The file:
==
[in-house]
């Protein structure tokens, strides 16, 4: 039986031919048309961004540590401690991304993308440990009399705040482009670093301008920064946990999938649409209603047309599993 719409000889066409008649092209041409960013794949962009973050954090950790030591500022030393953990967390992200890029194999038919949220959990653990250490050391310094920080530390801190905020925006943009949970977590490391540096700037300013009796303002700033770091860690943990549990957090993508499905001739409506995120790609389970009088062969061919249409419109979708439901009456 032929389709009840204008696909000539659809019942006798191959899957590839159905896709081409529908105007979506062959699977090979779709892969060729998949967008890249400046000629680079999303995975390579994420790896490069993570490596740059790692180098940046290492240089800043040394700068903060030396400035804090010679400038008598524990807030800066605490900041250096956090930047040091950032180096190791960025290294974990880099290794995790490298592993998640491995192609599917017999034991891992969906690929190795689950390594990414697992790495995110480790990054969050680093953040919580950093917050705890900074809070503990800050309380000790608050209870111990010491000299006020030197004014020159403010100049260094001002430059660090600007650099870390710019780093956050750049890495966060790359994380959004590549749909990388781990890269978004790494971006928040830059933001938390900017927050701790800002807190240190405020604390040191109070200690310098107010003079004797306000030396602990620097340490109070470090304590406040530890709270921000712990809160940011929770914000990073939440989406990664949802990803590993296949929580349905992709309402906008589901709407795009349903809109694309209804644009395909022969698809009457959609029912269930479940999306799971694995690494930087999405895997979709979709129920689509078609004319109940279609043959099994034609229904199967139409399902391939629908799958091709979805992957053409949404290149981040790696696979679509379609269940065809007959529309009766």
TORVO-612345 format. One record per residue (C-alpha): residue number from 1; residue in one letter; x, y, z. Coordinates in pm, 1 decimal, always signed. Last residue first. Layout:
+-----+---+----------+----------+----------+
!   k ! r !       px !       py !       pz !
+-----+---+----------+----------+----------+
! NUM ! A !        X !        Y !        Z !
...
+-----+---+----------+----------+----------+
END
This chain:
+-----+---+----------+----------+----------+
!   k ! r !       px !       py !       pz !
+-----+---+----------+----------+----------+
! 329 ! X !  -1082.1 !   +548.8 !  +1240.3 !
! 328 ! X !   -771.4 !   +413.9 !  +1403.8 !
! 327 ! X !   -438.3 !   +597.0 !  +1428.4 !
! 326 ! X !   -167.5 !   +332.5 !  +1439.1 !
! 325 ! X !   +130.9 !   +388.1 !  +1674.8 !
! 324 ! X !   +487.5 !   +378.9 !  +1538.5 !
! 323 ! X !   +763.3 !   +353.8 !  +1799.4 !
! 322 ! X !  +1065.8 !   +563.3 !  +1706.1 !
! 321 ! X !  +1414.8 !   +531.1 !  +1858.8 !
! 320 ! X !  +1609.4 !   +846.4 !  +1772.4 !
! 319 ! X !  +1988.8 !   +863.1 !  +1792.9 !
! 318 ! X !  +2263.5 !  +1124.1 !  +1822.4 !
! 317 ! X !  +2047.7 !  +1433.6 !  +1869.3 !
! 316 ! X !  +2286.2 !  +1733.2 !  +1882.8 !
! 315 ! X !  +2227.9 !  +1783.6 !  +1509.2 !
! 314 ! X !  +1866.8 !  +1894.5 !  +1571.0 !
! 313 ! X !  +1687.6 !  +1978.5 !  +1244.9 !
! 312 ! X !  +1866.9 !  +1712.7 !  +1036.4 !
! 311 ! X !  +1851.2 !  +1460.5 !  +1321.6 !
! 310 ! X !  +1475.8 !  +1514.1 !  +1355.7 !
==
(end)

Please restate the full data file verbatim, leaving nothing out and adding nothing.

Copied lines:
[in-house]
């Protein structure tokens, strides 16, 4: 039986031919048309961004540590401690991304993308440990009399705040482009670093301008920064946990999938649409209603047309599993 719409000889066409008649092209041409960013794949962009973050954090950790030591500022030393953990967390992200890029194999038919949220959990653990250490050391310094920080530390801190905020925006943009949970977590490391540096700037300013009796303002700033770091860690943990549990957090993508499905001739409506995120790609389970009088062969061919249409419109979708439901009456 032929389709009840204008696909000539659809019942006798191959899957590839159905896709081409529908105007979506062959699977090979779709892969060729998949967008890249400046000629680079999303995975390579994420790896490069993570490596740059790692180098940046290492240089800043040394700068903060030396400035804090010679400038008598524990807030800066605490900041250096956090930047040091950032180096190791960025290294974990880099290794995790490298592993998640491995192609599917017999034991891992969906690929190795689950390594990414697992790495995110480790990054969050680093953040919580950093917050705890900074809070503990800050309380000790608050209870111990010491000299006020030197004014020159403010100049260094001002430059660090600007650099870390710019780093956050750049890495966060790359994380959004590549749909990388781990890269978004790494971006928040830059933001938390900017927050701790800002807190240190405020604390040191109070200690310098107010003079004797306000030396602990620097340490109070470090304590406040530890709270921000712990809160940011929770914000990073939440989406990664949802990803590993296949929580349905992709309402906008589901709407795009349903809109694309209804644009395909022969698809009457959609029912269930479940999306799971694995690494930087999405895997979709979709129920689509078609004319109940279609043959099994034609229904199967139409399902391939629908799958091709979805992957053409949404290149981040790696696979679509379609269940065809007959529309009766």
TORVO-612345 format. One record per residue (C-alpha): residue number from 1; residue in one letter; x, y, z. Coordinates in pm, 1 decimal, always signed. Last residue first. Layout:
+-----+---+----------+----------+----------+
!   k ! r !       px !       py !       pz !
+-----+---+----------+----------+----------+
! NUM ! A !        X !        Y !        Z !
...
+-----+---+----------+----------+----------+
END
This chain:
+-----+---+----------+----------+----------+
!   k ! r !       px !       py !       pz !
+-----+---+----------+----------+----------+
! 329 ! X !  -1082.1 !   +548.8 !  +1240.3 !
! 328 ! X !   -771.4 !   +413.9 !  +1403.8 !
! 327 ! X !   -438.3 !   +597.0 !  +1428.4 !
! 326 ! X !   -167.5 !   +332.5 !  +1439.1 !
! 325 ! X !   +130.9 !   +388.1 !  +1674.8 !
! 324 ! X !   +487.5 !   +378.9 !  +1538.5 !
! 323 ! X !   +763.3 !   +353.8 !  +1799.4 !
! 322 ! X !  +1065.8 !   +563.3 !  +1706.1 !
! 321 ! X !  +1414.8 !   +531.1 !  +1858.8 !
! 320 ! X !  +1609.4 !   +846.4 !  +1772.4 !
! 319 ! X !  +1988.8 !   +863.1 !  +1792.9 !
! 318 ! X !  +2263.5 !  +1124.1 !  +1822.4 !
! 317 ! X !  +2047.7 !  +1433.6 !  +1869.3 !
! 316 ! X !  +2286.2 !  +1733.2 !  +1882.8 !
! 315 ! X !  +2227.9 !  +1783.6 !  +1509.2 !
! 314 ! X !  +1866.8 !  +1894.5 !  +1571.0 !
! 313 ! X !  +1687.6 !  +1978.5 !  +1244.9 !
! 312 ! X !  +1866.9 !  +1712.7 !  +1036.4 !
! 311 ! X !  +1851.2 !  +1460.5 !  +1321.6 !
! 310 ! X !  +1475.8 !  +1514.1 !  +1355.7 !